In his work of political fiction, "1984", George
Orwell described a totalitarian regime ruling "Oceania",
which managed to exist because the men involved obeyed
only one rule : Power, for its own sake and without any
other aim, be in comfort, happiness, freedom, order or
the pursuit of an ideal.
The "Unesco Courrier" of januaro 1984 features an
article on Orwell by the essayist Jacques Chartier. In
reminding us of that revolutionary author, Chartier notes
that in Oceania there was a totalitarian oligarchy
resting on a sort of institutionalized schizophrenia,
since non objektive world outside the monolithic State
was considered to exist.
The 163 states of the planet, including among them the
thirty or so described as democratic, are governed by
"oligarchies" that is, by political group that may or may
not accept institutionalized opposition but which
invariably obey the imperative of power, installing and
"especially) maintaining themselves through, among other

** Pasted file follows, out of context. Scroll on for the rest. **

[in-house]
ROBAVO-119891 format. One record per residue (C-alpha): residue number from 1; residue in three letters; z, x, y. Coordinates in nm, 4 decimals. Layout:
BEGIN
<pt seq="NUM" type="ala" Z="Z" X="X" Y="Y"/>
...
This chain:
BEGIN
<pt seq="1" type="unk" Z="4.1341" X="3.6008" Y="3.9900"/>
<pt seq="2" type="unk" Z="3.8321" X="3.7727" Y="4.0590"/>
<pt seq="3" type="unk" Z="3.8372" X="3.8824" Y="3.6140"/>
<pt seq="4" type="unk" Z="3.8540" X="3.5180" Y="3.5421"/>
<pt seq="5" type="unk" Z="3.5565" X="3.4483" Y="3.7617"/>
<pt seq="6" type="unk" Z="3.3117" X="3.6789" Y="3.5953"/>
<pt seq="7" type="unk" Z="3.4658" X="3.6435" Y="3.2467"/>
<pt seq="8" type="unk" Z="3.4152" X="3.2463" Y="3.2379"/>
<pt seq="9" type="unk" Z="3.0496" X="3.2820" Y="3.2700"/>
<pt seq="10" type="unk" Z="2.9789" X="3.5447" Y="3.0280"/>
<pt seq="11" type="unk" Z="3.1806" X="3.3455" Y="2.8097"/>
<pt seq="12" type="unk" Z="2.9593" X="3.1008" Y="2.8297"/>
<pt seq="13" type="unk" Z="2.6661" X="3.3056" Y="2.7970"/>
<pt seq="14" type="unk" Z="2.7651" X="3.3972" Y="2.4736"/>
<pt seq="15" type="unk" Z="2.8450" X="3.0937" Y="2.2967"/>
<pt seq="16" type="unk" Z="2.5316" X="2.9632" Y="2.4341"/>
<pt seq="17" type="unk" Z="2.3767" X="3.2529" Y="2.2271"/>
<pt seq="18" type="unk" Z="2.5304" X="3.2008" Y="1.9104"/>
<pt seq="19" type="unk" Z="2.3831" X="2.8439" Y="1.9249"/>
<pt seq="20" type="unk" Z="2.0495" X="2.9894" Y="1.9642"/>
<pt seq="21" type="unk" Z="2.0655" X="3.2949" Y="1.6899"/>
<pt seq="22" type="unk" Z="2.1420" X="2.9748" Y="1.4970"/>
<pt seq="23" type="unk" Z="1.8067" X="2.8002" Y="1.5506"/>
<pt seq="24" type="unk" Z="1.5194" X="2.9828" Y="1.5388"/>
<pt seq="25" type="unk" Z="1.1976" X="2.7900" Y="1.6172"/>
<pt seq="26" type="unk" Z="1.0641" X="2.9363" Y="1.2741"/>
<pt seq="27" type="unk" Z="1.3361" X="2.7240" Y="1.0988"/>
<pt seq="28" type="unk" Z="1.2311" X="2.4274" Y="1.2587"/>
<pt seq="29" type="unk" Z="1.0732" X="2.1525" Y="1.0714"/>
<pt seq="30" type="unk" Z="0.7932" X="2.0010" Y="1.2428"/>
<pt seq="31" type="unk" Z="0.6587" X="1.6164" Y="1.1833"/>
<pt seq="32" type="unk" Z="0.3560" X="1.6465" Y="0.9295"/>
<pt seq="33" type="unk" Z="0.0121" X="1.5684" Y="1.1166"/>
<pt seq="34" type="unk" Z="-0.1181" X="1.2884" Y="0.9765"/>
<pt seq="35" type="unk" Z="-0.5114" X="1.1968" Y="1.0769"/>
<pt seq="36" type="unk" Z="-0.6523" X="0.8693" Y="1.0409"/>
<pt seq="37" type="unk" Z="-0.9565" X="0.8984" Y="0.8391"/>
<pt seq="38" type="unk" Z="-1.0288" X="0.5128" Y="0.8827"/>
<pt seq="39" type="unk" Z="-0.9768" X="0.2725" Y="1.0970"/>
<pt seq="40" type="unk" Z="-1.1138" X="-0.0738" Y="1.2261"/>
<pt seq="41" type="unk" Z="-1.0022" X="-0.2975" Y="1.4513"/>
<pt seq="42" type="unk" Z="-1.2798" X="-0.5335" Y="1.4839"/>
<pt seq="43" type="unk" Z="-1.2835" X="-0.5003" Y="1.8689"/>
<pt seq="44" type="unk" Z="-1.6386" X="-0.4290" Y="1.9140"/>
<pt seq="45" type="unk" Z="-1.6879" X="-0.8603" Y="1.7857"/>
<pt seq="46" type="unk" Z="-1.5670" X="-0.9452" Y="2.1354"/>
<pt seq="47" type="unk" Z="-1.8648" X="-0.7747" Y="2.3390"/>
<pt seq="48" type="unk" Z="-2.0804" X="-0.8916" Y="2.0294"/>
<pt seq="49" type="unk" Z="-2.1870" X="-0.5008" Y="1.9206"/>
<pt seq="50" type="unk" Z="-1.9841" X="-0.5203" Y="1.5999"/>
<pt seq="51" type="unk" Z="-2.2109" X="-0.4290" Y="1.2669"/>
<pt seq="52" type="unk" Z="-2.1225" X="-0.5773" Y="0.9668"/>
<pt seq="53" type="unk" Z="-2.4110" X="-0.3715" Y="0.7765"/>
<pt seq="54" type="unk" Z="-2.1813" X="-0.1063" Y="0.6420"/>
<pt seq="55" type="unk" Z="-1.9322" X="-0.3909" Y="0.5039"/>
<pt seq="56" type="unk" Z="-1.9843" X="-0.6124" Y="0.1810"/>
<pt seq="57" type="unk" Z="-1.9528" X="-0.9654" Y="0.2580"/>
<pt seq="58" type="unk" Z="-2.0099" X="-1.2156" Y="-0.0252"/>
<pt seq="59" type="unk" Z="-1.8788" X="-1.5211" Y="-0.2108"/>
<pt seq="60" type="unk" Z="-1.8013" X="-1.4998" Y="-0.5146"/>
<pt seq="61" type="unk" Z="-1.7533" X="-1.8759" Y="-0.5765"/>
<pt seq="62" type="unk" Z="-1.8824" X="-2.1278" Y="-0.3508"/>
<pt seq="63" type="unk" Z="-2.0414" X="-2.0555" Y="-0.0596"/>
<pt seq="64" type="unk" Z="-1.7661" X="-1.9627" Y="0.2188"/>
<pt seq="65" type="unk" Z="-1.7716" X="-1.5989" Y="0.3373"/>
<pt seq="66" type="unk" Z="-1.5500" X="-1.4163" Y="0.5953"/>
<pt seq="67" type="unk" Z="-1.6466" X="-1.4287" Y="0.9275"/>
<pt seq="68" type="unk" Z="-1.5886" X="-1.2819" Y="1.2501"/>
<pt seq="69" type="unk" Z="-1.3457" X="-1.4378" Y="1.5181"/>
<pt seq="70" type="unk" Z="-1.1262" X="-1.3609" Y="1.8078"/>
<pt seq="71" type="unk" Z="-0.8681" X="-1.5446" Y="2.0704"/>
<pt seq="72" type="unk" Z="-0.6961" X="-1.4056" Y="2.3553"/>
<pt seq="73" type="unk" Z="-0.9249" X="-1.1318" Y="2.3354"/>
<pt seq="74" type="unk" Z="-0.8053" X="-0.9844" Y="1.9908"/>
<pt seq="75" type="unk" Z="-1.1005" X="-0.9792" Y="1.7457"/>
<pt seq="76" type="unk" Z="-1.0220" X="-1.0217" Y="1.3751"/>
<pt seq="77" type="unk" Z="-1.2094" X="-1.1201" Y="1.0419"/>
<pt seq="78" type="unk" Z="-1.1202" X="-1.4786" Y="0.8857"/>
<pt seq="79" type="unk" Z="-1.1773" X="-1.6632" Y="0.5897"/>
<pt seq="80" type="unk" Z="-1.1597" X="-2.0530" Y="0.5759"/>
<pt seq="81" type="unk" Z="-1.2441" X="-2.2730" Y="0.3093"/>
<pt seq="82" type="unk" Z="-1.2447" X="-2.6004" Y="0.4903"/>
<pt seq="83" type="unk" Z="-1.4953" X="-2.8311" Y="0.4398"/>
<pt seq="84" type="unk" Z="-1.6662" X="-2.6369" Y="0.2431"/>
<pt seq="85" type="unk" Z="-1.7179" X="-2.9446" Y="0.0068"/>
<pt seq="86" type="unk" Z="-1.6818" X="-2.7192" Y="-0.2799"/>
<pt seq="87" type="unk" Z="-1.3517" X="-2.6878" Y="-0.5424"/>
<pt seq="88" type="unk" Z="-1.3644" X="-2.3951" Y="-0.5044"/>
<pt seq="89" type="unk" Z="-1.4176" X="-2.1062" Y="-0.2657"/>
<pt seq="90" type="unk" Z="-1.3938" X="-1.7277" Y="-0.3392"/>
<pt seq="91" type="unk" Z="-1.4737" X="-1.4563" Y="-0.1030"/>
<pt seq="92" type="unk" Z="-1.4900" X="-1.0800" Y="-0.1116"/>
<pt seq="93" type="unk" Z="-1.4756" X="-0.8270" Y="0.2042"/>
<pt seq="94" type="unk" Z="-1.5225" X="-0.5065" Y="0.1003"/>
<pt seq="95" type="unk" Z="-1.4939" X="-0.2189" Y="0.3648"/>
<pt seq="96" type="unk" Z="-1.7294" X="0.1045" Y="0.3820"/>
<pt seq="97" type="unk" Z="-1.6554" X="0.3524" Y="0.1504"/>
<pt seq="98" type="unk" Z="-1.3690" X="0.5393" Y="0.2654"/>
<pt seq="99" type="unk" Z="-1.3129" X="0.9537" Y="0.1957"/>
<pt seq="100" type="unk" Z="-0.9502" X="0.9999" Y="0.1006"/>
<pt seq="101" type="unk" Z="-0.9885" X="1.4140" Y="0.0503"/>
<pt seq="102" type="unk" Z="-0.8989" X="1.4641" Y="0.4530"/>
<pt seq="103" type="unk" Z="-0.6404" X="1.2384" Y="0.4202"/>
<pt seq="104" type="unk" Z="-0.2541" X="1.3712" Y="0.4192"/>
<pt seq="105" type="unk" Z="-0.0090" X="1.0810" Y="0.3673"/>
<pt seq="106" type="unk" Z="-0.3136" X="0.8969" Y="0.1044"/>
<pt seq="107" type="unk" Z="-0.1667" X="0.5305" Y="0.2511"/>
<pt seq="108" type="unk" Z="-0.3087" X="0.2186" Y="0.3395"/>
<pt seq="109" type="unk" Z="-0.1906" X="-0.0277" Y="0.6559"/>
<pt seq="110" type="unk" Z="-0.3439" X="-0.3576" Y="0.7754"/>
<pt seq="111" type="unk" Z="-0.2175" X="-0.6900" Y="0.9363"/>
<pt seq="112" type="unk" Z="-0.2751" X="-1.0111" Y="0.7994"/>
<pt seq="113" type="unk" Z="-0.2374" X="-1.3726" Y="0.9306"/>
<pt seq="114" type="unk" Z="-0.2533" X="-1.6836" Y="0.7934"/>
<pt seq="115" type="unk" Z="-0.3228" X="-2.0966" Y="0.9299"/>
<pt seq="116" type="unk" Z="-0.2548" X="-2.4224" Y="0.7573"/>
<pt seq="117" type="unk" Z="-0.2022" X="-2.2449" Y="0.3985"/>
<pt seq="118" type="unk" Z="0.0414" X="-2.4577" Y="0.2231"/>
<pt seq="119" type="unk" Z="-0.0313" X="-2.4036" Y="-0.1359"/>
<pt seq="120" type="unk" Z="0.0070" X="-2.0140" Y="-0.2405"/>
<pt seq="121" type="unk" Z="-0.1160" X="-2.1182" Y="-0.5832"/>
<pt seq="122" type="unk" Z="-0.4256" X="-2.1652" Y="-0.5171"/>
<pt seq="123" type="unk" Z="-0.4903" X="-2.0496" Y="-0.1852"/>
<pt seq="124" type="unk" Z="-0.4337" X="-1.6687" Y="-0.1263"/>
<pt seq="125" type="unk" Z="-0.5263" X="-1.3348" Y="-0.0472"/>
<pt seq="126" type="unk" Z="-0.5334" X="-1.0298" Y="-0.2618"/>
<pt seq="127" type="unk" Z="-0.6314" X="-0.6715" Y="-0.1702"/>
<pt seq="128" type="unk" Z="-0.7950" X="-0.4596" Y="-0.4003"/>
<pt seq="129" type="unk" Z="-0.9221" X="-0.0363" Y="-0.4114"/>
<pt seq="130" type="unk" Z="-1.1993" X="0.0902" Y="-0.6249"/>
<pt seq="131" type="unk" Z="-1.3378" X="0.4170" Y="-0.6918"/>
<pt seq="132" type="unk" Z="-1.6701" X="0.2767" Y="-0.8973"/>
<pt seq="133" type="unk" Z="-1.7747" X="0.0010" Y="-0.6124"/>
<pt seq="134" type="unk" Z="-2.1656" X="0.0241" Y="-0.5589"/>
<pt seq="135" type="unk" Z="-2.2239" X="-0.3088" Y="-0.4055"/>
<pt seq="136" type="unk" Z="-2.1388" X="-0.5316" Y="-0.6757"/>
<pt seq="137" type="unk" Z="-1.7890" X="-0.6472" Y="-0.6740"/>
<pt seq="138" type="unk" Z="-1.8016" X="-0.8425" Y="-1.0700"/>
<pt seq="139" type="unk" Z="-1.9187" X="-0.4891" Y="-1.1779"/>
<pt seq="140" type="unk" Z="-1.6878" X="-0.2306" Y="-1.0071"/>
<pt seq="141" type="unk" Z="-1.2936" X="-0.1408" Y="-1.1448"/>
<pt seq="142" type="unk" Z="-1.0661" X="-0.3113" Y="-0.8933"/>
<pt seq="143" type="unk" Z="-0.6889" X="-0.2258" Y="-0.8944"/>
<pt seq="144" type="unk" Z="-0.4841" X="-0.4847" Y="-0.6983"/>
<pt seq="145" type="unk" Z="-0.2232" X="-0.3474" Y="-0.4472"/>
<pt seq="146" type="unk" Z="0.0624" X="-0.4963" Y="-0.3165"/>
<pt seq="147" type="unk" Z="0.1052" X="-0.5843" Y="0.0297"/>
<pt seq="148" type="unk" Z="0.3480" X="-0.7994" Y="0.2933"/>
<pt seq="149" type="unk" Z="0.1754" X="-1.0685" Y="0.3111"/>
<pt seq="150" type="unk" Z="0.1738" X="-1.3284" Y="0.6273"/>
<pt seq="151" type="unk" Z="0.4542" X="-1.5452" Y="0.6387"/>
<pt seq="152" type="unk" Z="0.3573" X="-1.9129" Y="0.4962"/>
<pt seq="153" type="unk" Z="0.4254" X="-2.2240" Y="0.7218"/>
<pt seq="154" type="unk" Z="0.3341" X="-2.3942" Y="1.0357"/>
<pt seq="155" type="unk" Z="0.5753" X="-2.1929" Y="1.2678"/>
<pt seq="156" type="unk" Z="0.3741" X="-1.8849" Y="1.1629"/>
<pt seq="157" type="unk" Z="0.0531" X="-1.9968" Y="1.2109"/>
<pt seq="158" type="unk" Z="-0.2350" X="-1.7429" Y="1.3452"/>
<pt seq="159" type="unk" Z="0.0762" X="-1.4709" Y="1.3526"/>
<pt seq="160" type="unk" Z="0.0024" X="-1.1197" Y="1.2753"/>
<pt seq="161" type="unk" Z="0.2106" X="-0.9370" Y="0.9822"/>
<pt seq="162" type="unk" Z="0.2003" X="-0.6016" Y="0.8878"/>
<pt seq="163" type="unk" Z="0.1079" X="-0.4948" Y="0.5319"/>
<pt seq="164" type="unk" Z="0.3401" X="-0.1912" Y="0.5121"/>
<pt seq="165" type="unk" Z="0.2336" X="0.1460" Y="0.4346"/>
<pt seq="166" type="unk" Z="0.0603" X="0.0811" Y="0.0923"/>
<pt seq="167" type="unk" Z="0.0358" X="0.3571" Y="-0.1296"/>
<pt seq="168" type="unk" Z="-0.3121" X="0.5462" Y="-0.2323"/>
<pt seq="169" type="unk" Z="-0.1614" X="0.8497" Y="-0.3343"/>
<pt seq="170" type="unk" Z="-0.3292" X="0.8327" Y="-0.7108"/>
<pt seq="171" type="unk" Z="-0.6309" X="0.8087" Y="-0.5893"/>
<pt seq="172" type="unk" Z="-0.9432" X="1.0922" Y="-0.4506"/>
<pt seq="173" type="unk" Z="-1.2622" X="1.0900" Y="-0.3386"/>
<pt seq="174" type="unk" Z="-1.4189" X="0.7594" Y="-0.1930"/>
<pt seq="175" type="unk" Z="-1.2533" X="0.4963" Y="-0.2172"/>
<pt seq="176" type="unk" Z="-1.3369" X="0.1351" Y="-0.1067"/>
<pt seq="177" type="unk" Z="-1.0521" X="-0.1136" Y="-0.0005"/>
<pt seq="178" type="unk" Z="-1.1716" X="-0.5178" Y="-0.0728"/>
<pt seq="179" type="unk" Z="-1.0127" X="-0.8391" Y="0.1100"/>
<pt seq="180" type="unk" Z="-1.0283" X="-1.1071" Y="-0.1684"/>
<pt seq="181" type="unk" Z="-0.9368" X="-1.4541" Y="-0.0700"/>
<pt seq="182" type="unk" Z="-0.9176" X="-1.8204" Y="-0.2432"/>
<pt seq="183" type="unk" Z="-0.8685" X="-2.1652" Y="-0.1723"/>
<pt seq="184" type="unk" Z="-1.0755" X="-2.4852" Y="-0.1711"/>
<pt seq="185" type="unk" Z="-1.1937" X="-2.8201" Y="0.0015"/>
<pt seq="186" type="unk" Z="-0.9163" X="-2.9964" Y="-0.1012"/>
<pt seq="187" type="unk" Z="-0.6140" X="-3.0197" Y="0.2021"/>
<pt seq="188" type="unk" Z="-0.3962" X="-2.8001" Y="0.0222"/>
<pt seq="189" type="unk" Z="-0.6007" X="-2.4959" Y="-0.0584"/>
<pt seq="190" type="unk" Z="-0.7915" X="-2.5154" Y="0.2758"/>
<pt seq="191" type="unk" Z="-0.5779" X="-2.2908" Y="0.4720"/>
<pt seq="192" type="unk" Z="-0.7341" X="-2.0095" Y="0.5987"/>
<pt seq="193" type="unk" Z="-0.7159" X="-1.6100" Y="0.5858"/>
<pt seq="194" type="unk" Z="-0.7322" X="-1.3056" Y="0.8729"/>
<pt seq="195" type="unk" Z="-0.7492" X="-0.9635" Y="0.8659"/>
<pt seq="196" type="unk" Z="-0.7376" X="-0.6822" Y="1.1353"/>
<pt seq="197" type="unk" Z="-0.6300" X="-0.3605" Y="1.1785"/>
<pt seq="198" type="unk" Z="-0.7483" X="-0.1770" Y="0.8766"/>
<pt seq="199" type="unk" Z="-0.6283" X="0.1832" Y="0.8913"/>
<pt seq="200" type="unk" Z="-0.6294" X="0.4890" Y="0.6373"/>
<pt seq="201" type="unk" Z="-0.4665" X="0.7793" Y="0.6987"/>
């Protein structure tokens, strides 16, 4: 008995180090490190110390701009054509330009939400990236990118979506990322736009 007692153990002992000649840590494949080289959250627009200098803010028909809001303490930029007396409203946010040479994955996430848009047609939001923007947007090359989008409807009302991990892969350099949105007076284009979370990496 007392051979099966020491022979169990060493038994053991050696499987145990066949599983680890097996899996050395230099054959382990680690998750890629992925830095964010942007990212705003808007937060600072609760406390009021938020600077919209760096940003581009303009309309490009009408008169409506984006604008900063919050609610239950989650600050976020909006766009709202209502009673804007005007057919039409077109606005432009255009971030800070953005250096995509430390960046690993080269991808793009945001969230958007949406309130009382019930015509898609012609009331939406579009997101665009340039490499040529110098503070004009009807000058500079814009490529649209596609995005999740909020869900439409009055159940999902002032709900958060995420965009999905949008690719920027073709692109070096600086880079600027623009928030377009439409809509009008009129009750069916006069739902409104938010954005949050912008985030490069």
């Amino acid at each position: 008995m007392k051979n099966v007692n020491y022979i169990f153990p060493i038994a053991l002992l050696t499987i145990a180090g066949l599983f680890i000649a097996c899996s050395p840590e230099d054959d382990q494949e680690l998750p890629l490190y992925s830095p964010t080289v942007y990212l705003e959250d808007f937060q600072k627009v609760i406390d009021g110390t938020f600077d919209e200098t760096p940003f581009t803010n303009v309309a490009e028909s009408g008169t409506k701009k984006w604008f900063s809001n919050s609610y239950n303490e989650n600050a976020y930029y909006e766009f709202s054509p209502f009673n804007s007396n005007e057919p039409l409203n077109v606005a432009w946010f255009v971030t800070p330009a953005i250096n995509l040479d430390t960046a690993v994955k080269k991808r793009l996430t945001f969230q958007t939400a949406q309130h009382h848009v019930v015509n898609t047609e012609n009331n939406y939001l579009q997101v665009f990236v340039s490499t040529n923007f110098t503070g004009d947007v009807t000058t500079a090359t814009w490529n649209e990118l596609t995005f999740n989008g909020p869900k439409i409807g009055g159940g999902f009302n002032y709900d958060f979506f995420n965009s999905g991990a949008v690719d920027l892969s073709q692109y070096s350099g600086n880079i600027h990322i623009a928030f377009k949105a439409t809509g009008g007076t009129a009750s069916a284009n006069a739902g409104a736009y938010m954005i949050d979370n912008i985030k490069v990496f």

rules, that of an absolute national sovereignty.
The failure of the Athens summit is a perfect
illustration of this phenomenon : 10 states, albeit
democratic ones proved incapable of transcending the
national concept so as to deal with a problem, the answer
to which was self-evident : too much wealth,, too much
mild, too much butter, too many chickens, too many cars,
too many ships, while on our doorstep millions are dying
Yet, to keep a hold on power, some are prepared to run
the risks - this time on a world scale - of an attitude
of national selfishness identical to that which has led
Europe into two civil wars, with their accompaniment of
hate, suffering and death.
It is plain that the ruling circles in Europe have not
reached the age of discretion, but one should not believe
that in the Third World things are so vere different, in
spite of the lesson of two European disasters. Is not the
Middle East a striking proof of this ?
For the ruling elites, recent results obtained through
a policy of militan nationalism, as in the Falklands,
Grenada or Baalbek interventions, have shown that this,
combined with patriotism, is an effective way to increase
one's popularity in the opinion polls.
The totalitarian world feared by Orwell will be
irredeemably upon us unless political workers take an
interest in that objective world "outside" which World
Citizens are trying to bring into political thinking and